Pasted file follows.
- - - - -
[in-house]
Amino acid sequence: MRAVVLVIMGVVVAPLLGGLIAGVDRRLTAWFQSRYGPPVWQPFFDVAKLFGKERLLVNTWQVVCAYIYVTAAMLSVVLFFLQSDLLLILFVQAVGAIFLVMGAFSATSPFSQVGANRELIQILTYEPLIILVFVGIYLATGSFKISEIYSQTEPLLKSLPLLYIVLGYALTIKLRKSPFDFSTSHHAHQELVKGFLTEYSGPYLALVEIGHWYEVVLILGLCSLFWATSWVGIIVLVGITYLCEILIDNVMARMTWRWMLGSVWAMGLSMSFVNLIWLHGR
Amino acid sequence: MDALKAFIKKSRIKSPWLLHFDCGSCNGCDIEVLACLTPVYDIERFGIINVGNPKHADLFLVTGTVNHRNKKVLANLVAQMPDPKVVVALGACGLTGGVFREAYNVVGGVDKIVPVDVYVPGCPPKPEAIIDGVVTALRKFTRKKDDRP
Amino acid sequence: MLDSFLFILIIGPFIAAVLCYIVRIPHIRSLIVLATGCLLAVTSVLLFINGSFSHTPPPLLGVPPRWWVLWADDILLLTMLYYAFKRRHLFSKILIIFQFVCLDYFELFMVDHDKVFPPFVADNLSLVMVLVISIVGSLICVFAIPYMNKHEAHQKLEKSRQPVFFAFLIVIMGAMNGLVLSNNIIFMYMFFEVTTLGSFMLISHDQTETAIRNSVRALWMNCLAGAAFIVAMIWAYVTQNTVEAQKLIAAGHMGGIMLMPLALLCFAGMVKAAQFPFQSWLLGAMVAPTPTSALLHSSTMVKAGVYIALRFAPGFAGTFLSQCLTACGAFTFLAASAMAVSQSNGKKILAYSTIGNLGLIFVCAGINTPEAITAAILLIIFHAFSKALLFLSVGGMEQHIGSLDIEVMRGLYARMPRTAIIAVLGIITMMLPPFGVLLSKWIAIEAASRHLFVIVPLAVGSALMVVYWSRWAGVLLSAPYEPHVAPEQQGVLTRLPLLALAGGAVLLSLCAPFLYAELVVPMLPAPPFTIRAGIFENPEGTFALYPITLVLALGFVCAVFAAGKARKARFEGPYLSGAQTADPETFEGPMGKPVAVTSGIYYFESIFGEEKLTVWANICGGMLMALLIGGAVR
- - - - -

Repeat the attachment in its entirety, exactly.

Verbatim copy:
[in-house]
Amino acid sequence: MRAVVLVIMGVVVAPLLGGLIAGVDRRLTAWFQSRYGPPVWQPFFDVAKLFGKERLLVNTWQVVCAYIYVTAAMLSVVLFFLQSDLLLILFVQAVGAIFLVMGAFSATSPFSQVGANRELIQILTYEPLIILVFVGIYLATGSFKISEIYSQTEPLLKSLPLLYIVLGYALTIKLRKSPFDFSTSHHAHQELVKGFLTEYSGPYLALVEIGHWYEVVLILGLCSLFWATSWVGIIVLVGITYLCEILIDNVMARMTWRWMLGSVWAMGLSMSFVNLIWLHGR
Amino acid sequence: MDALKAFIKKSRIKSPWLLHFDCGSCNGCDIEVLACLTPVYDIERFGIINVGNPKHADLFLVTGTVNHRNKKVLANLVAQMPDPKVVVALGACGLTGGVFREAYNVVGGVDKIVPVDVYVPGCPPKPEAIIDGVVTALRKFTRKKDDRP
Amino acid sequence: MLDSFLFILIIGPFIAAVLCYIVRIPHIRSLIVLATGCLLAVTSVLLFINGSFSHTPPPLLGVPPRWWVLWADDILLLTMLYYAFKRRHLFSKILIIFQFVCLDYFELFMVDHDKVFPPFVADNLSLVMVLVISIVGSLICVFAIPYMNKHEAHQKLEKSRQPVFFAFLIVIMGAMNGLVLSNNIIFMYMFFEVTTLGSFMLISHDQTETAIRNSVRALWMNCLAGAAFIVAMIWAYVTQNTVEAQKLIAAGHMGGIMLMPLALLCFAGMVKAAQFPFQSWLLGAMVAPTPTSALLHSSTMVKAGVYIALRFAPGFAGTFLSQCLTACGAFTFLAASAMAVSQSNGKKILAYSTIGNLGLIFVCAGINTPEAITAAILLIIFHAFSKALLFLSVGGMEQHIGSLDIEVMRGLYARMPRTAIIAVLGIITMMLPPFGVLLSKWIAIEAASRHLFVIVPLAVGSALMVVYWSRWAGVLLSAPYEPHVAPEQQGVLTRLPLLALAGGAVLLSLCAPFLYAELVVPMLPAPPFTIRAGIFENPEGTFALYPITLVLALGFVCAVFAAGKARKARFEGPYLSGAQTADPETFEGPMGKPVAVTSGIYYFESIFGEEKLTVWANICGGMLMALLIGGAVR